by Steve Harney on April 28, 2010 ·
Three different home pricing indexes were released in the last ten days: the S&P Case Shiller Index, the First American CoreLogic Home Price Index and the RPX Monthly Housing Market Report. Each report told virtually the same story. House prices remained pretty much the same since the last reporting period (see table below).
The headlines over the next few days will report that prices ‘have stabilized’ or that ‘the worst is over’. Nice thoughts. The only question is: are those claims accurate? Let’s look past the headline and first paragraph of each press release and find the true conclusion of their authors.
Where are prices currently?
All the indexes are released at the same time each month and are often compared as equal representations of current prices. In actuality, each report looks at a slightly different set of data selected from a slightly different time period. (But let’s not get into that in this post.) Here are the findings of each report:
We can see how a cursory examination of the data could bring someone to the conclusion that prices have in fact stabilized. And that is probably true to some degree. But the real question is where prices are headed over the next 6-12 months.
Where do the reports think prices are headed?
Each index discussed the future to some degree. Here is what they said:
S&P Case Shiller Index:
Amidst all the news, however, we should also pay heed to foreclosure activity, which have reached their highest level in at least the last five years. As these homes are put up for sale, we may see some further dampening in home prices.
First American CoreLogic HPI:
The HPI forecast turned less optimistic in the latest update, showing a softer recovery than in previous forecasts. Our forecasts for the inventory of homes for sale have risen as interest rates are expected to rise, tax credits expire, and slower than expected sales over the winter due to the weather are all adding to the inventory. Collectively these effects act to contract demand (put downward pressure on prices) … After a modest increase this spring and summer, the national single-family combined index is projected to decline by 3.4 percent from February 2010 to February 2011 … The preponderance of distressed sales continues to exert downward pressure on the indices.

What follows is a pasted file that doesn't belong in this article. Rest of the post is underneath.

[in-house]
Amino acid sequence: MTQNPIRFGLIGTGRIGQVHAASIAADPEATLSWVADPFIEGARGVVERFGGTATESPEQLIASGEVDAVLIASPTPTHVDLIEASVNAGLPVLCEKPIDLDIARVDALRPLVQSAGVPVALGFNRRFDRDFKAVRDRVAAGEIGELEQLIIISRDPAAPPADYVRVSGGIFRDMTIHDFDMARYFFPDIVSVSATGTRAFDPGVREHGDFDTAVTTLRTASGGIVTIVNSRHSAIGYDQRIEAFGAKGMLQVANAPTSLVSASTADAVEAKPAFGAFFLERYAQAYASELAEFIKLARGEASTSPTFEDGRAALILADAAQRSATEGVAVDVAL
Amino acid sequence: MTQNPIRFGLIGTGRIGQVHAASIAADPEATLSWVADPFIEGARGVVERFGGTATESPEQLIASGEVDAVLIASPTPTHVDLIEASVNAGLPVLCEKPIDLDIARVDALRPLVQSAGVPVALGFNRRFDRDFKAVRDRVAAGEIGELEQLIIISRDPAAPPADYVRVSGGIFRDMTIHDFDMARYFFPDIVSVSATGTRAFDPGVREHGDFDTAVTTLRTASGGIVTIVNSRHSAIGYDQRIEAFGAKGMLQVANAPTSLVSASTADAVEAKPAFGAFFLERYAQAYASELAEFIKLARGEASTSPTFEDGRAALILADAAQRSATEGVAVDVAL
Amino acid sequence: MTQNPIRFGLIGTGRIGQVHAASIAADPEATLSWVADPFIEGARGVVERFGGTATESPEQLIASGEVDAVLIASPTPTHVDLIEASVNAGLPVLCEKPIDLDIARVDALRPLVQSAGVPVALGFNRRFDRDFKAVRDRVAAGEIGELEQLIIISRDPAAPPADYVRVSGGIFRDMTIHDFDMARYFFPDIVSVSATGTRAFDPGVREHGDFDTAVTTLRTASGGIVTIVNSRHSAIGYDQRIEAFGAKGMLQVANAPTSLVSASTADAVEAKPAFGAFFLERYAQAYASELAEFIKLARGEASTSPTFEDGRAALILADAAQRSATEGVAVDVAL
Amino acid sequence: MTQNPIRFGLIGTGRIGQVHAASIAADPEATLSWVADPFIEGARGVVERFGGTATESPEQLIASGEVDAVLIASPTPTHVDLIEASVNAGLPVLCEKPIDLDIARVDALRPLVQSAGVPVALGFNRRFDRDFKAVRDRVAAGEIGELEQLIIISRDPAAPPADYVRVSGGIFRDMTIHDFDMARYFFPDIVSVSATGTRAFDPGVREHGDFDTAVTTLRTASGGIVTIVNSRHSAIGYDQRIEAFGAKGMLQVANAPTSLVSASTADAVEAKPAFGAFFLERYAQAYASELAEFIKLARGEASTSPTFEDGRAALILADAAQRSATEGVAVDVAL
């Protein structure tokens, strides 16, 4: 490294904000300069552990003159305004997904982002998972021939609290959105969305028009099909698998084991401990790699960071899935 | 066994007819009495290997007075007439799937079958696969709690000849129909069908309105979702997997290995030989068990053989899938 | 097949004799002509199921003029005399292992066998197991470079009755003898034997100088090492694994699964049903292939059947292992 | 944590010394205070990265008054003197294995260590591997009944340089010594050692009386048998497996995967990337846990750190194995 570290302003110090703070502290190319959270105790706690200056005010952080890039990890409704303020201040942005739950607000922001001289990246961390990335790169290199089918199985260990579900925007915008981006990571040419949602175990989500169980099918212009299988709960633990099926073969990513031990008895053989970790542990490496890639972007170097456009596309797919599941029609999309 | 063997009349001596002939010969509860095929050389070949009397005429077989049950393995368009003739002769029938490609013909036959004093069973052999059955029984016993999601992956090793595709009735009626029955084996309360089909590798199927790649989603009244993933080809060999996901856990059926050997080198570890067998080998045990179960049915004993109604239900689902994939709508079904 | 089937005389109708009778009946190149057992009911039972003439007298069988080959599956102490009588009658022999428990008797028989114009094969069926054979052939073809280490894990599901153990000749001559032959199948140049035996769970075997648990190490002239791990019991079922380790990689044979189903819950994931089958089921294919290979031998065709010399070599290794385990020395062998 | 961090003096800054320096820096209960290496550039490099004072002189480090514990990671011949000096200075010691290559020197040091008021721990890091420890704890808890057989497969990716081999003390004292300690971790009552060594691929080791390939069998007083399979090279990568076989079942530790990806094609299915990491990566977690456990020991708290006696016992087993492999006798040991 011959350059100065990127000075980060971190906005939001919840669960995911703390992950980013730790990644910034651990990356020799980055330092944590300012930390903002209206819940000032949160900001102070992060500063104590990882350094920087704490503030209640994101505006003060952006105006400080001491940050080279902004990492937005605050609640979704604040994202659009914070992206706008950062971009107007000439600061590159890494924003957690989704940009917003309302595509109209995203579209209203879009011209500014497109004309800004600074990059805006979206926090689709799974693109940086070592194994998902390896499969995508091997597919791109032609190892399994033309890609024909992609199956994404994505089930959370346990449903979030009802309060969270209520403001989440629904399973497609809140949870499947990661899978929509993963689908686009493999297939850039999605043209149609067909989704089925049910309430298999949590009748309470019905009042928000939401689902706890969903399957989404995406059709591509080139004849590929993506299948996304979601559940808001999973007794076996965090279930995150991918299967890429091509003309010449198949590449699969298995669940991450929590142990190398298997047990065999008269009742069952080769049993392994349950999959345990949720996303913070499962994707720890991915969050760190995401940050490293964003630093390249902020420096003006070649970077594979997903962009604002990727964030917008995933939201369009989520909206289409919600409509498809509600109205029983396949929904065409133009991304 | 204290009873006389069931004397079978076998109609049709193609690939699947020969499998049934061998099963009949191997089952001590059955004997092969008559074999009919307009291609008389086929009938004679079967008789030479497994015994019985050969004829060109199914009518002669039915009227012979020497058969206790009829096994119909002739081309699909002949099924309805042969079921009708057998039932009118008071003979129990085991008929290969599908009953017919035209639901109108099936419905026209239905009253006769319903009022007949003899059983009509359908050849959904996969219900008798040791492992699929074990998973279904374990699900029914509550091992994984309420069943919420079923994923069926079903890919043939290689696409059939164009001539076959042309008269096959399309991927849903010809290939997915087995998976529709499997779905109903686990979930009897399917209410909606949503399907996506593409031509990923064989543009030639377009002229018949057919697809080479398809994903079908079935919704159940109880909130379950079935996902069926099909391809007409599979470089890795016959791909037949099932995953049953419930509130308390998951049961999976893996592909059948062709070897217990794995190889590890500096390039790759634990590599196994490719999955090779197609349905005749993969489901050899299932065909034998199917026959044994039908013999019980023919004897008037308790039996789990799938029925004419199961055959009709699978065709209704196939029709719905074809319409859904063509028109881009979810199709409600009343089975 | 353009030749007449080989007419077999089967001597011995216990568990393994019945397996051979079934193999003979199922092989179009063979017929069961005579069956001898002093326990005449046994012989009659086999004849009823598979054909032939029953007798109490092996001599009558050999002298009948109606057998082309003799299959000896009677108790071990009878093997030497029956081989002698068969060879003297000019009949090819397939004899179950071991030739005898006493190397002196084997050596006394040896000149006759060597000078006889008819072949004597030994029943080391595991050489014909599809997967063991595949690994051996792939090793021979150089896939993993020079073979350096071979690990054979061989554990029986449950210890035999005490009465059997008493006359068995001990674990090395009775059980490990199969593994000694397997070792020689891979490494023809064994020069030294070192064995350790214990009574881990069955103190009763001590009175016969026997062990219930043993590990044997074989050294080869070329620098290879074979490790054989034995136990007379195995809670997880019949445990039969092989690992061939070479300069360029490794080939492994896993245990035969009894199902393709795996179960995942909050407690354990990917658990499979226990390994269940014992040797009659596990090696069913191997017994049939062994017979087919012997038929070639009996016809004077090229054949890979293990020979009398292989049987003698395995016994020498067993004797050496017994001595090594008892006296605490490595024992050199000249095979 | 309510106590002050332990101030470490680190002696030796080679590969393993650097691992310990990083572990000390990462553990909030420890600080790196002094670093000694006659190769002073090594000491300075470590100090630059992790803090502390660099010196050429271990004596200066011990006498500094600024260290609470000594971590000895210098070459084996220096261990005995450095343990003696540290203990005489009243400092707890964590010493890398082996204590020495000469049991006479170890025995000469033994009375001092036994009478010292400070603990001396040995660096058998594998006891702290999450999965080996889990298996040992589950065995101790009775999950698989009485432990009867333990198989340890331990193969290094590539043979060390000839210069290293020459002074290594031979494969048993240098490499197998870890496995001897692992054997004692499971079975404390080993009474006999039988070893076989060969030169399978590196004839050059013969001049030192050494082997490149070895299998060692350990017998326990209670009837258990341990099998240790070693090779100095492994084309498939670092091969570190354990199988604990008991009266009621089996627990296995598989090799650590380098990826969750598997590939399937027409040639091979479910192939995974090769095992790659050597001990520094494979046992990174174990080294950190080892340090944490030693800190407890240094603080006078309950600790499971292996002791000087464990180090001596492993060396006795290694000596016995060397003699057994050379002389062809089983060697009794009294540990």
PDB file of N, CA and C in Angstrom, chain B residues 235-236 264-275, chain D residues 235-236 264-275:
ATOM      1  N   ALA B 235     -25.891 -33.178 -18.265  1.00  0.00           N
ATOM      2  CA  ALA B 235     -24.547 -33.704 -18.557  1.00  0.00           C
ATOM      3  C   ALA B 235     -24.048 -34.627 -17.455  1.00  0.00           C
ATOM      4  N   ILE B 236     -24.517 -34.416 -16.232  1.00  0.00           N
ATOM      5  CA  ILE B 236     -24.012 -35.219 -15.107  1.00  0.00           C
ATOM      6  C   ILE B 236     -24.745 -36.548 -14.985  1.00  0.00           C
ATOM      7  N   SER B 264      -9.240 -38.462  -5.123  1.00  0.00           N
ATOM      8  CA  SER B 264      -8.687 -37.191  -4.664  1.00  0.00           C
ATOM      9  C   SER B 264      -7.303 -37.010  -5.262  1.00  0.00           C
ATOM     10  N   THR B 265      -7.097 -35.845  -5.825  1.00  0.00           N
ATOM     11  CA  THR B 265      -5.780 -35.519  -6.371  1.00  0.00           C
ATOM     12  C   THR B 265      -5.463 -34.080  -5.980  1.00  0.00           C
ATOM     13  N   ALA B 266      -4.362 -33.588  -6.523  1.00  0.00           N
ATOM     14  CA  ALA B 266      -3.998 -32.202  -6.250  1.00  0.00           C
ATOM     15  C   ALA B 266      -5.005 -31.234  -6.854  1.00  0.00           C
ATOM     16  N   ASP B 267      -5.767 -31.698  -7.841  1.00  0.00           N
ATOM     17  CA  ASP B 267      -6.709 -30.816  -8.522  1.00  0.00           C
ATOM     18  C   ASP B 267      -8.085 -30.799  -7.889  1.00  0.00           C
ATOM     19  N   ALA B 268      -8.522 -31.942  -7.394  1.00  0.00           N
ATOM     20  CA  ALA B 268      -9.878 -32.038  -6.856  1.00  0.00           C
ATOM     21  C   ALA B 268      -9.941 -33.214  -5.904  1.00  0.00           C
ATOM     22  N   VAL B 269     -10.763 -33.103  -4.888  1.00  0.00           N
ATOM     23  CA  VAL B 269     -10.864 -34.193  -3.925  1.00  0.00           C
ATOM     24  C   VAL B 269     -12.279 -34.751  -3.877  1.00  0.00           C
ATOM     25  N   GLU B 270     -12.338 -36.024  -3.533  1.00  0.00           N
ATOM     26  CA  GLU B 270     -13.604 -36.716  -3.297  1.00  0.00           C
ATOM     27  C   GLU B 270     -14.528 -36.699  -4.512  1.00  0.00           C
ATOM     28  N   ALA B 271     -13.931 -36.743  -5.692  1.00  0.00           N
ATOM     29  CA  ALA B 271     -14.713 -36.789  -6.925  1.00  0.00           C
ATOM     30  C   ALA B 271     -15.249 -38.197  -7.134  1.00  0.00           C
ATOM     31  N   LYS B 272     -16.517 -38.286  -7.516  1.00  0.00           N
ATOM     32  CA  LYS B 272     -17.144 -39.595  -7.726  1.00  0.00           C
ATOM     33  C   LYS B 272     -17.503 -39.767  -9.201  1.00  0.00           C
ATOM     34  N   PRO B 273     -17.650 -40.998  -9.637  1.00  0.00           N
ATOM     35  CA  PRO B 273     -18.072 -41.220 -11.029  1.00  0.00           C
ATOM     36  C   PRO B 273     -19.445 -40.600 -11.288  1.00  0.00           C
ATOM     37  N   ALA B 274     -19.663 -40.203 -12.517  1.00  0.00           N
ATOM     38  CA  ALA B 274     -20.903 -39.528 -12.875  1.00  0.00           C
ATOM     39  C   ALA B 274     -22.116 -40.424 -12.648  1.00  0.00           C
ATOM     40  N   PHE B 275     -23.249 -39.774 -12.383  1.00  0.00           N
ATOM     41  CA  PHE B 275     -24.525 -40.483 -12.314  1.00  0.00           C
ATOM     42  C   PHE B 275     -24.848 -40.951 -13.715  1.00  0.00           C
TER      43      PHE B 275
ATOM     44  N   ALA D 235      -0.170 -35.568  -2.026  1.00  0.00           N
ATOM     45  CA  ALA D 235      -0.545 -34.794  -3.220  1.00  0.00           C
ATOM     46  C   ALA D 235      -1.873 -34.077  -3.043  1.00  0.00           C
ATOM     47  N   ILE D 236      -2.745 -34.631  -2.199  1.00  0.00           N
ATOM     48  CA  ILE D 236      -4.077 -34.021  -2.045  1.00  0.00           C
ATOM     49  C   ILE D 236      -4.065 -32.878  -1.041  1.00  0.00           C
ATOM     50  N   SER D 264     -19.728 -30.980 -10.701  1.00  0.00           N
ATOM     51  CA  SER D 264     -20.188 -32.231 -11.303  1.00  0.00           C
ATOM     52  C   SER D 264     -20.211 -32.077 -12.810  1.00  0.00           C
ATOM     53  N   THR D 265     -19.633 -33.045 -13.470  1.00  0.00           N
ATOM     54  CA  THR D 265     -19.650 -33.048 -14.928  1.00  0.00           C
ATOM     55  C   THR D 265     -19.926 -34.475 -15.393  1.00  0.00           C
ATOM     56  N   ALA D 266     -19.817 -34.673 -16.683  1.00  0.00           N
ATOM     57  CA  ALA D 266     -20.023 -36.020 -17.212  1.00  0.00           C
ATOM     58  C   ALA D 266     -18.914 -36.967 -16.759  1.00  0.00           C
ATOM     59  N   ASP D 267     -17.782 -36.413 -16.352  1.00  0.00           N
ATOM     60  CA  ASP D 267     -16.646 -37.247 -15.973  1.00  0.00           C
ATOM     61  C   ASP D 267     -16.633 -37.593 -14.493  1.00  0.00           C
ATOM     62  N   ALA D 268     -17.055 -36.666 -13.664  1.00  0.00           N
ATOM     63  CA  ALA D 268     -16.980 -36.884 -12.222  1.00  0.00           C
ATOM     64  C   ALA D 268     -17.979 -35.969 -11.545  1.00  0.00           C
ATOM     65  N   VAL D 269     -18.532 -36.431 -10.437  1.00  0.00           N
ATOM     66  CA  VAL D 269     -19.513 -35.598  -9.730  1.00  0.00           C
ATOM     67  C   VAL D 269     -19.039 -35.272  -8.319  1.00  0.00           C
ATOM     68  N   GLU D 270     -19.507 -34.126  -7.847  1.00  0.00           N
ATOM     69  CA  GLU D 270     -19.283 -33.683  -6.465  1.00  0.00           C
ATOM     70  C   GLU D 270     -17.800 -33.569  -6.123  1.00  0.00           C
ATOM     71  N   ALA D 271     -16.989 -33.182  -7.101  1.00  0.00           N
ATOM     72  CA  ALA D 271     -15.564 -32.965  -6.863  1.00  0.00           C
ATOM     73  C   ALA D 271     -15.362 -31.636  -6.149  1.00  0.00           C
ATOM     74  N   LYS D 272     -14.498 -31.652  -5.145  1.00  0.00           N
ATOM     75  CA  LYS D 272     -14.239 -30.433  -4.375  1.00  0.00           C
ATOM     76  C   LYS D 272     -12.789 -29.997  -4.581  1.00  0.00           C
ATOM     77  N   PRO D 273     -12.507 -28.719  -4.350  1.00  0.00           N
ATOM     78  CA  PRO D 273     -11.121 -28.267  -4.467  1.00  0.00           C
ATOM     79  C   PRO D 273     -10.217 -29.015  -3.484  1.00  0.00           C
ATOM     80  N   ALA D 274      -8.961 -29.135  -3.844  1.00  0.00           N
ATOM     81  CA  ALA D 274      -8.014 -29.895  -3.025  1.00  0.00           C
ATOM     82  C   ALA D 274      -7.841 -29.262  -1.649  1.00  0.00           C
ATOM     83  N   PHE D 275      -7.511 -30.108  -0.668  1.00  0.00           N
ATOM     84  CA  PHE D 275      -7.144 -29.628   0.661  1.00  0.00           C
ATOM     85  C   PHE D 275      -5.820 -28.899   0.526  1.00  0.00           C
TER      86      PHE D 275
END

The RPX Monthly Housing Market Report:
Increasing foreclosures could hurt demand for homes, slowing the housing recovery. In the past, we have discussed the impact of foreclosures on the housing markets mostly in terms of supply: foreclosures increase the inventory of repossessed properties owned by banks, who in turn seek to liquidate that inventory by selling homes at significant discounts, increasing the supply of relatively low-priced homes and putting downward pressure on prices. But foreclosures also pose a threat to housing demand, particularly given the heightened media attention the problem has attracted: potential buyers could delay their plans to purchase a house because they are concerned that foreclosures will induce a second precipitous decline in housing values. Such fears could be self-fulfilling if demand slackens to the point where it can no longer keep pace with foreclosure-driven supply.
Each report warns about uncertainty in pricing as we move forward. As we always say: IT IS A MATTER OF SUPPLY AND DEMAND!
What does this mean to you?
Don’t make a decision based on the headlines over the next few days. If you are considering selling, realize your home is worth more today than it will be tomorrow or next week or next month.